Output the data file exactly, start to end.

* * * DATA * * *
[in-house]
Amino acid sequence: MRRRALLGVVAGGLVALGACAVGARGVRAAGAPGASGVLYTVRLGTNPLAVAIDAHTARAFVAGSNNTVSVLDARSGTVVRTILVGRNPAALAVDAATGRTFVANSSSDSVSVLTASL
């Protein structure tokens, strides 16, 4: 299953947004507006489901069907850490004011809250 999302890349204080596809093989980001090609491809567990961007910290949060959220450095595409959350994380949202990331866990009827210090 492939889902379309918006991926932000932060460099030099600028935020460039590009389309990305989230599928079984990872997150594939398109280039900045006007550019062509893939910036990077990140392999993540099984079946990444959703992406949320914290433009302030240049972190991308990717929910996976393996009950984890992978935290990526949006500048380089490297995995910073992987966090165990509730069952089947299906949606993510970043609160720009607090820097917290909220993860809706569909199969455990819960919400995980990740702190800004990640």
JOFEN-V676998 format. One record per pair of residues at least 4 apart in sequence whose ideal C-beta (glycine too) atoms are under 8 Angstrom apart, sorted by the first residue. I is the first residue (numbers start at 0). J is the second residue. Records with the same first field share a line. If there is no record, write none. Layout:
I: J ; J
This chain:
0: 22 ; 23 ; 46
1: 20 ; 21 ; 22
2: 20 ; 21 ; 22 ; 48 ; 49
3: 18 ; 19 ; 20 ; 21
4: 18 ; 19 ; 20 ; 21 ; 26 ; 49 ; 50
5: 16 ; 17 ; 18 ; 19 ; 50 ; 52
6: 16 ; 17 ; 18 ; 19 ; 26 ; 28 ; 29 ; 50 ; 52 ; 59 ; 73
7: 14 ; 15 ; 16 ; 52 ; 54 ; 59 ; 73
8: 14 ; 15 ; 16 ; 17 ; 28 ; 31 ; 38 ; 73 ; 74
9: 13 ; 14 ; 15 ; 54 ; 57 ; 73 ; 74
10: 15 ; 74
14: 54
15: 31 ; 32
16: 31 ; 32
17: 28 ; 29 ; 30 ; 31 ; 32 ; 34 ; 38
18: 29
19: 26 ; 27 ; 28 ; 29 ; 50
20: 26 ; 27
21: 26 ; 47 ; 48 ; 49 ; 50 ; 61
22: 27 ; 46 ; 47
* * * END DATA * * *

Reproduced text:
[in-house]
Amino acid sequence: MRRRALLGVVAGGLVALGACAVGARGVRAAGAPGASGVLYTVRLGTNPLAVAIDAHTARAFVAGSNNTVSVLDARSGTVVRTILVGRNPAALAVDAATGRTFVANSSSDSVSVLTASL
């Protein structure tokens, strides 16, 4: 299953947004507006489901069907850490004011809250 999302890349204080596809093989980001090609491809567990961007910290949060959220450095595409959350994380949202990331866990009827210090 492939889902379309918006991926932000932060460099030099600028935020460039590009389309990305989230599928079984990872997150594939398109280039900045006007550019062509893939910036990077990140392999993540099984079946990444959703992406949320914290433009302030240049972190991308990717929910996976393996009950984890992978935290990526949006500048380089490297995995910073992987966090165990509730069952089947299906949606993510970043609160720009607090820097917290909220993860809706569909199969455990819960919400995980990740702190800004990640």
JOFEN-V676998 format. One record per pair of residues at least 4 apart in sequence whose ideal C-beta (glycine too) atoms are under 8 Angstrom apart, sorted by the first residue. I is the first residue (numbers start at 0). J is the second residue. Records with the same first field share a line. If there is no record, write none. Layout:
I: J ; J
This chain:
0: 22 ; 23 ; 46
1: 20 ; 21 ; 22
2: 20 ; 21 ; 22 ; 48 ; 49
3: 18 ; 19 ; 20 ; 21
4: 18 ; 19 ; 20 ; 21 ; 26 ; 49 ; 50
5: 16 ; 17 ; 18 ; 19 ; 50 ; 52
6: 16 ; 17 ; 18 ; 19 ; 26 ; 28 ; 29 ; 50 ; 52 ; 59 ; 73
7: 14 ; 15 ; 16 ; 52 ; 54 ; 59 ; 73
8: 14 ; 15 ; 16 ; 17 ; 28 ; 31 ; 38 ; 73 ; 74
9: 13 ; 14 ; 15 ; 54 ; 57 ; 73 ; 74
10: 15 ; 74
14: 54
15: 31 ; 32
16: 31 ; 32
17: 28 ; 29 ; 30 ; 31 ; 32 ; 34 ; 38
18: 29
19: 26 ; 27 ; 28 ; 29 ; 50
20: 26 ; 27
21: 26 ; 47 ; 48 ; 49 ; 50 ; 61
22: 27 ; 46 ; 47